Violence against women is also: Stigmatizing and neglecting widows and divorced women

Violence Against Women Action Against Hunger

Photo: Marco Bottelli for Action Against Hunger



From November 25th, the International Day for the Elimination of Violence Against Women, and until December 10th, Human Rights Day, the 16 Days of Activism against Gender-Based Violence is a global campaign to galvanize action to end violence against women and girls around the world.

Violence against women is one of the biggest causes of injury and death to women worldwide, causing more deaths and disability for women ages 15 to 44 than cancer, malaria, traffic accidents and war. In other words, it’s an epidemic. The World Health Organization (WHO) estimated that 1 in 3 women worldwide have experienced physical or sexual violence in their lifetime.

However, violence against women goes beyond the physical. Violence can be physical, sexual, psychological. Violence can include limiting autonomy, decision-making power and access to certain resources.

For these 16 days, we are highlighting 16 different types of violence that women and girls experience beyond the physical.

You can take action against gender-based violence:


Day 11 – Stigmatizing and neglecting widows and divorced women



Unequal power between men and women

In many countries, men have the power to make household decisions, and most often, women do not. Boys and young men are more likely to be given the opportunity to attend school and pursue a career. Meanwhile girls and young women are often married at an early age and are not afforded the same opportunities to go to school. In many contexts, newlyweds are expected to settle in the husband’s home or community. This is known as a patrilocal marriage system and is widely practiced in countries in South Asia, for example. This system often prevents new wives from having access to their familial support system. Instead they are made to move to a new community and depend upon their husband and his family for support. This has a major impact on women’s lives, as it means they often find themselves isolated and forced to comply with the needs of their husband and new family. In some places, this system perpetuates other forms of violence against women, such as eating last and least, as newly married women occupy the lowest rank in the family hierarchy. It reinforces unequal decision-making power that already exists between men and women within households. In the case of a divorce, a women’s formal legal rights are often weak. Often, men will keep ownership of land and assets, and women tend to be left with the burden of caring for children without resources.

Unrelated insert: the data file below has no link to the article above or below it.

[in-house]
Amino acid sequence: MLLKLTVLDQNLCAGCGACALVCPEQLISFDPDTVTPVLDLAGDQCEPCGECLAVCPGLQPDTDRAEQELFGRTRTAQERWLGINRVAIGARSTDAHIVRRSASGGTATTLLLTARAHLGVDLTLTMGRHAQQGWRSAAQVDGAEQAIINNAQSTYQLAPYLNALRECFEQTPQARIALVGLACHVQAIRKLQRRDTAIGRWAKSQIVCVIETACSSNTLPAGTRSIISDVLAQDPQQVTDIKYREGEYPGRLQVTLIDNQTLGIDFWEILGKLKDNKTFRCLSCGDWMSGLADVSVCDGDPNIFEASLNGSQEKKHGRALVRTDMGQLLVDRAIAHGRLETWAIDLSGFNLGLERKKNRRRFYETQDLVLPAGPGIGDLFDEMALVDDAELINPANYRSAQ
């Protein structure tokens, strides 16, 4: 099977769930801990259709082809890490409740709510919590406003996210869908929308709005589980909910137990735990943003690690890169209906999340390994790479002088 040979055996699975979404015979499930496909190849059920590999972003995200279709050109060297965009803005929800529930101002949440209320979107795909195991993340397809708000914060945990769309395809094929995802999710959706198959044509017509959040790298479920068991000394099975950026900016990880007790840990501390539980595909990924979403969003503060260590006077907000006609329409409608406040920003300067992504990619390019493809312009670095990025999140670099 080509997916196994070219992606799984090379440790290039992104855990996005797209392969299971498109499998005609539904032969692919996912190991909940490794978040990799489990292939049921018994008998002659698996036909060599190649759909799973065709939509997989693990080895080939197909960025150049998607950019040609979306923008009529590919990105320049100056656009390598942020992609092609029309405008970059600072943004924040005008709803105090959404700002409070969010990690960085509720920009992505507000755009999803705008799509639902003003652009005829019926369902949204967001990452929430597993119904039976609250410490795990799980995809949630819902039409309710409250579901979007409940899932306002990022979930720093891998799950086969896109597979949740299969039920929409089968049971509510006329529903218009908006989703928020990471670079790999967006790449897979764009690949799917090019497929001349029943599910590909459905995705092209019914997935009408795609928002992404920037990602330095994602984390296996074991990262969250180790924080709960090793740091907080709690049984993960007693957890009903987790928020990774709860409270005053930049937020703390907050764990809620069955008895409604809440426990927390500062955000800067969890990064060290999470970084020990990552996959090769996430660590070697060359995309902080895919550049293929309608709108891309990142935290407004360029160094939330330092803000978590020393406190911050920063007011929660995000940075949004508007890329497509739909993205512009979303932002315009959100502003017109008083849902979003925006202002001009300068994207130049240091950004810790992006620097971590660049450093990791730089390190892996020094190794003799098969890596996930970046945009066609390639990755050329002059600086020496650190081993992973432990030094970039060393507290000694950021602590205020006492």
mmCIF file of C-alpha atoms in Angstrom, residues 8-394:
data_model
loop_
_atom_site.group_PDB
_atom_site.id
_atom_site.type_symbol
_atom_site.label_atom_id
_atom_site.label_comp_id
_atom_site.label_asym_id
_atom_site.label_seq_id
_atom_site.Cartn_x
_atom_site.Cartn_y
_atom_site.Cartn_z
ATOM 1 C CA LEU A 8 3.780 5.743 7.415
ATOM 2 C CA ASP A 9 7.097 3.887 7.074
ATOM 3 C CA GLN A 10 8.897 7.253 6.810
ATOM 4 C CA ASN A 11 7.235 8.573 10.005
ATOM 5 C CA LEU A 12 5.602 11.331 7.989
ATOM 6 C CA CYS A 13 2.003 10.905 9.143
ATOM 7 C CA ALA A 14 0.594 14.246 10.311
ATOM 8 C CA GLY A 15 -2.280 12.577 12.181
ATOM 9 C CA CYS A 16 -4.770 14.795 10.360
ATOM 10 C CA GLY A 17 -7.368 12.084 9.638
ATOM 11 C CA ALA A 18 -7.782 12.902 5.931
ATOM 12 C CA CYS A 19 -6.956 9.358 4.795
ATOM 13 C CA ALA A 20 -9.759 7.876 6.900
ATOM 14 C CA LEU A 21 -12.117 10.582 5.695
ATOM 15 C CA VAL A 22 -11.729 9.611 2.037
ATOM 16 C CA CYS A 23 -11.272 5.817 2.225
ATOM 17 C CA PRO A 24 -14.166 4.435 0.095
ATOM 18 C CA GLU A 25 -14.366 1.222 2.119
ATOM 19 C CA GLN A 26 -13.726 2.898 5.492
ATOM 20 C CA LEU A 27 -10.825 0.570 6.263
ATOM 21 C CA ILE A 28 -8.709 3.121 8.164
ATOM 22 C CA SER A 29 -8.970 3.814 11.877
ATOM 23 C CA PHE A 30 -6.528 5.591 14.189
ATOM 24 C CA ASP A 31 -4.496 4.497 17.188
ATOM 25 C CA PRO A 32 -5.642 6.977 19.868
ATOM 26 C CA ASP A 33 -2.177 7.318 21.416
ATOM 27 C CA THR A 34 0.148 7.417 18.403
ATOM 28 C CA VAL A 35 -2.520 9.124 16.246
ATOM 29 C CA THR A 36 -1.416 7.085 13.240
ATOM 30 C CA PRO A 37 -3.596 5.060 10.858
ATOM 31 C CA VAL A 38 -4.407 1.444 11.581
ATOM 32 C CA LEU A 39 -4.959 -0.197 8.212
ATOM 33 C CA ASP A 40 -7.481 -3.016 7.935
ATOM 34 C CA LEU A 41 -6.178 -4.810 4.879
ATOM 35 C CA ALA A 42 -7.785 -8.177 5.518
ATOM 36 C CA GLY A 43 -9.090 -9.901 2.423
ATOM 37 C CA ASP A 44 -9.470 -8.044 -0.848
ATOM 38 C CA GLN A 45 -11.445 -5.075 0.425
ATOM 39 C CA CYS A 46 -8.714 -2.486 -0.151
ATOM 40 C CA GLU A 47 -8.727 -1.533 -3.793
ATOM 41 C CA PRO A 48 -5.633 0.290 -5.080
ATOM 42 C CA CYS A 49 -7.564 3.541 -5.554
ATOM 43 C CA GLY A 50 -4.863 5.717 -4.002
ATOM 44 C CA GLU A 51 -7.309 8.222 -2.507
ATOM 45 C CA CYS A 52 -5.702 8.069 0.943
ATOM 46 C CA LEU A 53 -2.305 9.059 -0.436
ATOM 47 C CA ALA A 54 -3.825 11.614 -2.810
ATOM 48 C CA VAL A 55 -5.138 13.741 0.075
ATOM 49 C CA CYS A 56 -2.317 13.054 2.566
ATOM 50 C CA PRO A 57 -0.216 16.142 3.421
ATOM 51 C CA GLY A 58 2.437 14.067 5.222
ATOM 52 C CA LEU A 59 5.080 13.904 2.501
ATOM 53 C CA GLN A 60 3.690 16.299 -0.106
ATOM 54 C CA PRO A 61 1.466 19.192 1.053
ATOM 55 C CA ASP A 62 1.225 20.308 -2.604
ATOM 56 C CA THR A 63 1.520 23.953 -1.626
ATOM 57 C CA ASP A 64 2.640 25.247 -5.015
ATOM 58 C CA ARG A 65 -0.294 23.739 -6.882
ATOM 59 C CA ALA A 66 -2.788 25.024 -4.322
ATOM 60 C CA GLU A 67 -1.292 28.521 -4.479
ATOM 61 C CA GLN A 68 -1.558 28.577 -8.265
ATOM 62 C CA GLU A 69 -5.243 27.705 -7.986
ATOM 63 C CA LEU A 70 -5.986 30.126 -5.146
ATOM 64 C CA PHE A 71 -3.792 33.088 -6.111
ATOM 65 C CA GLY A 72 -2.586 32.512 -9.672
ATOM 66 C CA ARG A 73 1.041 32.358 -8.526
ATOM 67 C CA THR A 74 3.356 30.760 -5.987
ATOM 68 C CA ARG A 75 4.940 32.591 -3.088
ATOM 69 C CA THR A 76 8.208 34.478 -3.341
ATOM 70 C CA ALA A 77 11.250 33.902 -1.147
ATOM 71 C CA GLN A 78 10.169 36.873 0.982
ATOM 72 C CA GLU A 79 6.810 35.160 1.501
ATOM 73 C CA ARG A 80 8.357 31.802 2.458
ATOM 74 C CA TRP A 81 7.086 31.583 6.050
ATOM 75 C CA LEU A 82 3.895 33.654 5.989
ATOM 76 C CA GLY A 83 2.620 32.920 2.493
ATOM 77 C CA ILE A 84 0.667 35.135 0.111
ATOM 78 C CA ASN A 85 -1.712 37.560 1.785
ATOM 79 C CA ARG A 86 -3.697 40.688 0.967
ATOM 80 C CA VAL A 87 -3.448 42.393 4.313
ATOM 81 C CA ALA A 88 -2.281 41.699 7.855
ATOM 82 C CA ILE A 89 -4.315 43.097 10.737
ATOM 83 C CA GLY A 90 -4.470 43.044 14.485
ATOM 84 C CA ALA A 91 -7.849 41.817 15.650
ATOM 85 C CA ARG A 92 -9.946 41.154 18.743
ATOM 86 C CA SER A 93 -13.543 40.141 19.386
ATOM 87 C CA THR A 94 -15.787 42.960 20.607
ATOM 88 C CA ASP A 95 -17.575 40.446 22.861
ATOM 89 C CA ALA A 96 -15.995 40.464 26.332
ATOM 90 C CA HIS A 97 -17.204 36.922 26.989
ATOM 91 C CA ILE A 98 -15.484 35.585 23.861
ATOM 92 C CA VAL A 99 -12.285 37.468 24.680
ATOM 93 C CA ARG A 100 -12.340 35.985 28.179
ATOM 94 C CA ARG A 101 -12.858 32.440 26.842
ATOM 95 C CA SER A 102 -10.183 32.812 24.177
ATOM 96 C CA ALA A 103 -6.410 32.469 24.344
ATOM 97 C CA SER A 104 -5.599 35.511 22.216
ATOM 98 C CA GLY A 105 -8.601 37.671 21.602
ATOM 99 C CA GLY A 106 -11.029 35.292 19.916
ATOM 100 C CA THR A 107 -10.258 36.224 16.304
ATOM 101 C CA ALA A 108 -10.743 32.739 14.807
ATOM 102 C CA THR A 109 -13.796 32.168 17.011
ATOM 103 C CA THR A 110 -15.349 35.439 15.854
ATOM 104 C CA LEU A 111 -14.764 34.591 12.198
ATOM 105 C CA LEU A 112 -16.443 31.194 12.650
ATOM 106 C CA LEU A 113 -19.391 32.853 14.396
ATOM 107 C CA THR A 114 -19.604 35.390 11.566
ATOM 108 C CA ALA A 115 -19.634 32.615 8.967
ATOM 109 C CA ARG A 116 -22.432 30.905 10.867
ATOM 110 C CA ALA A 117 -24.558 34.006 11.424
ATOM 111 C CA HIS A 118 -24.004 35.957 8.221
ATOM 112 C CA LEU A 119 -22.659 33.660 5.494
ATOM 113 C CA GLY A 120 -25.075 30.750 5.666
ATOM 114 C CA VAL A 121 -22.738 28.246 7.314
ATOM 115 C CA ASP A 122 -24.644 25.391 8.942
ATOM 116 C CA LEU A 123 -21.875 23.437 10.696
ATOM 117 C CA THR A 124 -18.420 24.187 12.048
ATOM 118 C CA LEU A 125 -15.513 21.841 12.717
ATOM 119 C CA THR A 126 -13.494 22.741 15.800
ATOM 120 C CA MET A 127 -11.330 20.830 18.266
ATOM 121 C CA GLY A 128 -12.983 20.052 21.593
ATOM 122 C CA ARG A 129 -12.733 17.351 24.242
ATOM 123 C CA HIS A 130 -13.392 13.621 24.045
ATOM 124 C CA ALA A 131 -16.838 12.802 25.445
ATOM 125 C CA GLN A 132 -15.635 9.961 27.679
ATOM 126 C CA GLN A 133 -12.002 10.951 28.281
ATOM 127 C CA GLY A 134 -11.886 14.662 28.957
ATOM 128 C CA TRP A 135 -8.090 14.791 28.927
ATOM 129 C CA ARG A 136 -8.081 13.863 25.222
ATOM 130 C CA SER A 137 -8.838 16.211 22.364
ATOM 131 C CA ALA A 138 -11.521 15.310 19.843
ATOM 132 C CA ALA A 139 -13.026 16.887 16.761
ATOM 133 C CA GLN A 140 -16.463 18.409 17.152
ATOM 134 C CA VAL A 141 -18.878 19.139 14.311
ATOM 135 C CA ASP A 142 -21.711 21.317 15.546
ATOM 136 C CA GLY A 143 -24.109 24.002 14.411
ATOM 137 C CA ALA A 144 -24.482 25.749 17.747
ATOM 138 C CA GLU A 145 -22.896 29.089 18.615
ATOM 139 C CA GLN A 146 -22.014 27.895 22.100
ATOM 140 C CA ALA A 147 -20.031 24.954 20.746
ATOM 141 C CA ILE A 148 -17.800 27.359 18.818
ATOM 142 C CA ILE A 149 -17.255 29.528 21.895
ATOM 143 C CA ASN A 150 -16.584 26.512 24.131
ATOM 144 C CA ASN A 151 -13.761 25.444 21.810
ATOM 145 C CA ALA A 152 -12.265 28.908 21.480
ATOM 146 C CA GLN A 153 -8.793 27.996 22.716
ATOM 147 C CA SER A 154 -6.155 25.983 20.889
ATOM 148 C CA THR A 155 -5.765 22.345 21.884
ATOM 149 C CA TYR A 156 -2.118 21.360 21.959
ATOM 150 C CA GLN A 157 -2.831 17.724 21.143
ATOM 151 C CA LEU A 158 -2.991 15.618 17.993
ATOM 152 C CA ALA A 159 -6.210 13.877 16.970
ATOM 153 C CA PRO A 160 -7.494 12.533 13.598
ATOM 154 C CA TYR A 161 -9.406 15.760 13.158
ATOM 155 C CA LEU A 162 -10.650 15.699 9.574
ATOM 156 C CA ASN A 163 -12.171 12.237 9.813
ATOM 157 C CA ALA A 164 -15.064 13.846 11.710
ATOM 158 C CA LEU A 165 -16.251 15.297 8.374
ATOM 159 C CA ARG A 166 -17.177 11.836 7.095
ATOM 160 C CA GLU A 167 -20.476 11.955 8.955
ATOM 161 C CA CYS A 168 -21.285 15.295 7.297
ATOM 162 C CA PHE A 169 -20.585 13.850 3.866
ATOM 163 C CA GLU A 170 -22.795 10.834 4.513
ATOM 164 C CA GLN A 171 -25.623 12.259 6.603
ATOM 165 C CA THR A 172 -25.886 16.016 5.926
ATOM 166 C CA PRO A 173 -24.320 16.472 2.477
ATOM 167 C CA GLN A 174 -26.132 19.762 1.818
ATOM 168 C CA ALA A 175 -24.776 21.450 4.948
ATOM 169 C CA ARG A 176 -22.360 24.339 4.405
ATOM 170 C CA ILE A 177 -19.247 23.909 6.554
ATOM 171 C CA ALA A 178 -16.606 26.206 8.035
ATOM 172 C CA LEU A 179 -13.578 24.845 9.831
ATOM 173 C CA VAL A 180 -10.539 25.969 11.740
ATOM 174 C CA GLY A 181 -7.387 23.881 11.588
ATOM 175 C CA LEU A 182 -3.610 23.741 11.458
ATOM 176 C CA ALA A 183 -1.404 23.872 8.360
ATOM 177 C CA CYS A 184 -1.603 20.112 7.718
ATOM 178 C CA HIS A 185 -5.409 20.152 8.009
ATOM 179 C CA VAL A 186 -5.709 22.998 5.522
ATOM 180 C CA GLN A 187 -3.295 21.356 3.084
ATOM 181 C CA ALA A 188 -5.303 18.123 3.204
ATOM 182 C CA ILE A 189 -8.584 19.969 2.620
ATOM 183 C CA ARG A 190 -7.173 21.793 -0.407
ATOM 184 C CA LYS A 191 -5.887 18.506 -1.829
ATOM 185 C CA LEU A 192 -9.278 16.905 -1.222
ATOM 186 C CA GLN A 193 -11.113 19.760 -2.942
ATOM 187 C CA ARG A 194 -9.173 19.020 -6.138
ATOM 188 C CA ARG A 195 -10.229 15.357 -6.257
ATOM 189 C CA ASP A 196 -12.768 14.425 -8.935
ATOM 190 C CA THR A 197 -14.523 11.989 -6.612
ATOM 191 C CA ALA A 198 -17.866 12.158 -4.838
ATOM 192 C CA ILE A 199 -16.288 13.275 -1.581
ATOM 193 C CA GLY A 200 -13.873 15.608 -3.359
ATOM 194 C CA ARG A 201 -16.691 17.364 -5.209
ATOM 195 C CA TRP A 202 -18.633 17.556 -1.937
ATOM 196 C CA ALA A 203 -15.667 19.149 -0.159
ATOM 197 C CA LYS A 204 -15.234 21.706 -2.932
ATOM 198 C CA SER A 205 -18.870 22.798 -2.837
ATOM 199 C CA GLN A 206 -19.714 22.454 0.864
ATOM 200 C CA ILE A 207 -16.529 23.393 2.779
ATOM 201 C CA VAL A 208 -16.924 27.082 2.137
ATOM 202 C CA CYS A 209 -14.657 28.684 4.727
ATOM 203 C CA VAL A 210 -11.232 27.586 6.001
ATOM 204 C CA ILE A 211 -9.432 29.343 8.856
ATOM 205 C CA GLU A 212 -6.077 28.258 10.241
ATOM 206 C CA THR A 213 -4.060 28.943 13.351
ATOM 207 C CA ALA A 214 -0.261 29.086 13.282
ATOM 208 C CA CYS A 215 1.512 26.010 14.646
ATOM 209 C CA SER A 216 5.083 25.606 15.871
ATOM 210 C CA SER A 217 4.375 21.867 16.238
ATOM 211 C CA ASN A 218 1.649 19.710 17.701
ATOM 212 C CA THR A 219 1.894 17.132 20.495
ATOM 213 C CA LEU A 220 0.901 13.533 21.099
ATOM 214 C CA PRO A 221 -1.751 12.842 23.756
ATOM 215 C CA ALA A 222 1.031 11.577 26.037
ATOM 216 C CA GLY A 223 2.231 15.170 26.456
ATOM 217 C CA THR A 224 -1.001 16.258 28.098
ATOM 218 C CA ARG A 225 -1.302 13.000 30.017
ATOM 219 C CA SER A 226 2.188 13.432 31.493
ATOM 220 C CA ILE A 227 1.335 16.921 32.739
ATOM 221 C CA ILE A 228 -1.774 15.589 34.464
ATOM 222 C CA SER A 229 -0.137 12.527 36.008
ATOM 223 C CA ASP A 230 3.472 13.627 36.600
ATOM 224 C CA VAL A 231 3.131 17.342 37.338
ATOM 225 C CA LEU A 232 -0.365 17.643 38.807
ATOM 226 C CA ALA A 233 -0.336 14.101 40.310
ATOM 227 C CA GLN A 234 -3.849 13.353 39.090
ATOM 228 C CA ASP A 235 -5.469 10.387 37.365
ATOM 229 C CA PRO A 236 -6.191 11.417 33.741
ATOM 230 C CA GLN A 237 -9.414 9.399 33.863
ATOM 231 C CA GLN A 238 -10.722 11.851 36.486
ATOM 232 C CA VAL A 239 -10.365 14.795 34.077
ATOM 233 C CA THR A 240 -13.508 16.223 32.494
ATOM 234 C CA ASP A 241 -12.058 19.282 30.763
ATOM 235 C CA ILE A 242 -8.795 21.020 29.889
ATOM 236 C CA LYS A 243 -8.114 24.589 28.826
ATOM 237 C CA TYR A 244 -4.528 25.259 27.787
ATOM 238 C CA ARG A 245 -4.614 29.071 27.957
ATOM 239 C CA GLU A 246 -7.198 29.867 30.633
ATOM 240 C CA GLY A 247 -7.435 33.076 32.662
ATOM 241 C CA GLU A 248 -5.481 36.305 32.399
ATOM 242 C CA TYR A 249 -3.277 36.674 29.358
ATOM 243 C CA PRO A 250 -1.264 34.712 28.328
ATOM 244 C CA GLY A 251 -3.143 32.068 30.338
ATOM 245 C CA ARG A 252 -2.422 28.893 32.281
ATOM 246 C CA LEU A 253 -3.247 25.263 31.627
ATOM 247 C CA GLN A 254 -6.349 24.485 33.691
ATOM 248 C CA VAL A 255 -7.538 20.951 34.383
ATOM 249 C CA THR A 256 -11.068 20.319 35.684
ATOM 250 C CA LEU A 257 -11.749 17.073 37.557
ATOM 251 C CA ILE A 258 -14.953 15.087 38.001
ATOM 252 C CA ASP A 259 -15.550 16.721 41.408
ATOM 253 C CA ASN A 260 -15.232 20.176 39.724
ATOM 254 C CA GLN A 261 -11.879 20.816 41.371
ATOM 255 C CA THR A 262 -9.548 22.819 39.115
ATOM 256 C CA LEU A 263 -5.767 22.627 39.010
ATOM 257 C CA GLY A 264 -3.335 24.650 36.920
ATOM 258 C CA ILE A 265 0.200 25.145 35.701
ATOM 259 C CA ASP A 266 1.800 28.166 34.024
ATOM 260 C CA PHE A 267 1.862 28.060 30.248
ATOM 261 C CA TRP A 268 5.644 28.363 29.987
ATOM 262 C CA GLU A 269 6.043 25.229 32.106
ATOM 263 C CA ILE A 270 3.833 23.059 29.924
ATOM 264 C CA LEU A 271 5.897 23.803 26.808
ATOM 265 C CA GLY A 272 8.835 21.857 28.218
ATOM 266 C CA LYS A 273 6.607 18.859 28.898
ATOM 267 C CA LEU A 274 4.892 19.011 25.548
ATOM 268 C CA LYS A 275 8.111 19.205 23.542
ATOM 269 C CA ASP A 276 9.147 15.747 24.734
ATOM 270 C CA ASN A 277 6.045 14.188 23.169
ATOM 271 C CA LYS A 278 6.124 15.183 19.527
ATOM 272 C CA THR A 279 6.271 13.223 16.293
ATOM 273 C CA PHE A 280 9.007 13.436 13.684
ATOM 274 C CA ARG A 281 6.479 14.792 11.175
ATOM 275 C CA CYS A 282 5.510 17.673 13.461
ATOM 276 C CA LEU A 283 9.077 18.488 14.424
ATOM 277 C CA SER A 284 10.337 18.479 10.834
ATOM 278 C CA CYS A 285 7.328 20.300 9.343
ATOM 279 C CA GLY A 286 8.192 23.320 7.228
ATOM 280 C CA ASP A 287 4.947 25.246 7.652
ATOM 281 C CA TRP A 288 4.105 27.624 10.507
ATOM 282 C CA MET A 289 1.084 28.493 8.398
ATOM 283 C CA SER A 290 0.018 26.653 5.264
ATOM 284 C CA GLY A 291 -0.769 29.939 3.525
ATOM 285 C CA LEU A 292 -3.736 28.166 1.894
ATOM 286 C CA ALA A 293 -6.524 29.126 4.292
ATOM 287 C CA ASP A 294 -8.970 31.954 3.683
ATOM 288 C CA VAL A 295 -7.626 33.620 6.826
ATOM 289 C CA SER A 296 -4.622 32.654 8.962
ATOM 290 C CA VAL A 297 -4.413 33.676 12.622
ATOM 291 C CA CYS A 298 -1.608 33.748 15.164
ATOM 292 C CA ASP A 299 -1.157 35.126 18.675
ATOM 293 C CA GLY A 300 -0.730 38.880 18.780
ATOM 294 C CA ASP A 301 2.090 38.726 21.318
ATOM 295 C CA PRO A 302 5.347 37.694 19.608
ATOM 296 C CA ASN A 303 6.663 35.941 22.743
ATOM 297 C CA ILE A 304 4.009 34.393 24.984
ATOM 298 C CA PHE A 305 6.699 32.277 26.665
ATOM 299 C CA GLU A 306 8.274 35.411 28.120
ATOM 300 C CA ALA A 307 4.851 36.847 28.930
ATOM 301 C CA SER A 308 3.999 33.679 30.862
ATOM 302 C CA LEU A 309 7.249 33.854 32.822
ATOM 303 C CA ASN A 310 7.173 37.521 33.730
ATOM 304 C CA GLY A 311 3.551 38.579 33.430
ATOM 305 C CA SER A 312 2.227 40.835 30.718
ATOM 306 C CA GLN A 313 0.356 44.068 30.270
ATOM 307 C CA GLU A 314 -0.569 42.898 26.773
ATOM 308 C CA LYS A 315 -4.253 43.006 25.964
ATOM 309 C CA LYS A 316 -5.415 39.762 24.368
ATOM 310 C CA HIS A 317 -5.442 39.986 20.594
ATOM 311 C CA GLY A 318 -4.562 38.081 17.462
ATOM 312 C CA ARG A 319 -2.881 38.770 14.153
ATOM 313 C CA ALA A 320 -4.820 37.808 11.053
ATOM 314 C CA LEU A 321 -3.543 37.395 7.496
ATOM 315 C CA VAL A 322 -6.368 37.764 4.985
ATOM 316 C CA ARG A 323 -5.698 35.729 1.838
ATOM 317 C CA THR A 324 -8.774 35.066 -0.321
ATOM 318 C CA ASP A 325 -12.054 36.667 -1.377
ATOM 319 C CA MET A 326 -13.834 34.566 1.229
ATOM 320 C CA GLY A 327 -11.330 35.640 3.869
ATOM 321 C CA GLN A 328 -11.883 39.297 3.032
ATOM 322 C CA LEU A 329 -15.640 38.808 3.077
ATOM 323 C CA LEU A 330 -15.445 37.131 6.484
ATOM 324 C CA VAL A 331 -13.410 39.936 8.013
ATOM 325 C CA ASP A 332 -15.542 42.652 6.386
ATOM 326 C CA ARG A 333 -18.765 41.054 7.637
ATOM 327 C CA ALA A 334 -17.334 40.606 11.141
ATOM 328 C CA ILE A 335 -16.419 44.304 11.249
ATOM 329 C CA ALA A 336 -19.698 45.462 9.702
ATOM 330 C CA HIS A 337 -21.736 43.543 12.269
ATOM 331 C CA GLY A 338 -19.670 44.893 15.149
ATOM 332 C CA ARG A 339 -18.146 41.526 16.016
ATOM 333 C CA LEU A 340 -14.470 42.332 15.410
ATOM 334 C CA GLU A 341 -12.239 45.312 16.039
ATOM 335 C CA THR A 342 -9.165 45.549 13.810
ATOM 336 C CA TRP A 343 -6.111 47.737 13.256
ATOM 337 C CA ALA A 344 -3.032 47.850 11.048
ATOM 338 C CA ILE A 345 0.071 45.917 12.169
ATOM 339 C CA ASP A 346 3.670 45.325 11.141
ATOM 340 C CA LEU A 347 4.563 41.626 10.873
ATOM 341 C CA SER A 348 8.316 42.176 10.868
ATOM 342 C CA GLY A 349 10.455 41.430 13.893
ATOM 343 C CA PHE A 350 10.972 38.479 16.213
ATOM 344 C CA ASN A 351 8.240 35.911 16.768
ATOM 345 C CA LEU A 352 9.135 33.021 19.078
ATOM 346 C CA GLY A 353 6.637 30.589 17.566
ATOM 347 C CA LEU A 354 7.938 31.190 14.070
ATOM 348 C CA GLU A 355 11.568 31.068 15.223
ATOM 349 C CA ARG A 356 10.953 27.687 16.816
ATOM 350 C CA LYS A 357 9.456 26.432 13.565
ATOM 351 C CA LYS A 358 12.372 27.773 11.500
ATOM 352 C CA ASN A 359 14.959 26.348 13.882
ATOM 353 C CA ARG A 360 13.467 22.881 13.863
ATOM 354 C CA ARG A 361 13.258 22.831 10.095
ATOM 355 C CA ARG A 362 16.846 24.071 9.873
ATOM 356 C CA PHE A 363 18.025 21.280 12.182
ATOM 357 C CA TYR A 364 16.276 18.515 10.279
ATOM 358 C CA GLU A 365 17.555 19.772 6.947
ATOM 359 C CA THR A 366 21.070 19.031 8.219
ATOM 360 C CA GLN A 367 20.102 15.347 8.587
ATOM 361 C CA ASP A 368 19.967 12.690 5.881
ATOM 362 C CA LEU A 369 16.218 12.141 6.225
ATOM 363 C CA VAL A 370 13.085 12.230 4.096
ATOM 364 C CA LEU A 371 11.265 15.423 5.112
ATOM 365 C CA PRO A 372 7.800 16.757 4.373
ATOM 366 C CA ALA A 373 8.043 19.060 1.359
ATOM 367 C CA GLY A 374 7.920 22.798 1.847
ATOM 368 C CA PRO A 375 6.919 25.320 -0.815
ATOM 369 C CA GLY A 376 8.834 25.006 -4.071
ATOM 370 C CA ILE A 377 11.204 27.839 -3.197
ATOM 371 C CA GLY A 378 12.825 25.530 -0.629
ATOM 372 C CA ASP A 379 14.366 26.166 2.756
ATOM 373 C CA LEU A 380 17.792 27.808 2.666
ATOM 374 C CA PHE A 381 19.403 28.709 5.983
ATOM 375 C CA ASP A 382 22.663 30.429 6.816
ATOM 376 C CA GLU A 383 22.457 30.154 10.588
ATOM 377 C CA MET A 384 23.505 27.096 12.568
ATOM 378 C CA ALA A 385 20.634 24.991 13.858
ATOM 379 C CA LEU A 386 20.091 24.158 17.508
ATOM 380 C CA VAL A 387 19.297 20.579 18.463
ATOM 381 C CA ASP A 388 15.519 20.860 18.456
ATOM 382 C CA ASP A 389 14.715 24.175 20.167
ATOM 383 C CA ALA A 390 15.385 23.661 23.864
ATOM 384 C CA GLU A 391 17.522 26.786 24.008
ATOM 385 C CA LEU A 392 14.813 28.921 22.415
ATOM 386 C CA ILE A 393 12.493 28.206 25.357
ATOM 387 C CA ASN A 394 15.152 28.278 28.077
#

Understanding the implications of divorce and separation for women

The chances of being remarried are lower for women, simply because of traditional beliefs that never-married and younger women are more suitable. This is harmful because it prevents women from escaping violent relationships and getting a divorce. Instead they are forced to remain within their first marriages, at the expense of their happiness and safety. Widowed women face similar issues, as they often find it more difficult to remarry.

Changing cultural norms is not an easy challenge. Several studies have shown that divorce rates tend to rise when women have increased access to credit, education and support networks. Action Against Hunger supports women through all of three in the form of mother-to-mother support groups. Mother-to-mother support groups have been established in several countries and offer women opportunities to pool resources to create micro-credit arrangements, they are groups that are easily mobilized for training and educational opportunities, and lastly, they provide much-needed support for women. This is important in ensuring that newly married women are integrated within the community and that they can support each other in times of need.

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Photo: Hawo Abdi, widow and mother of five, Somalia.


Ending violence against women is key to ending hunger.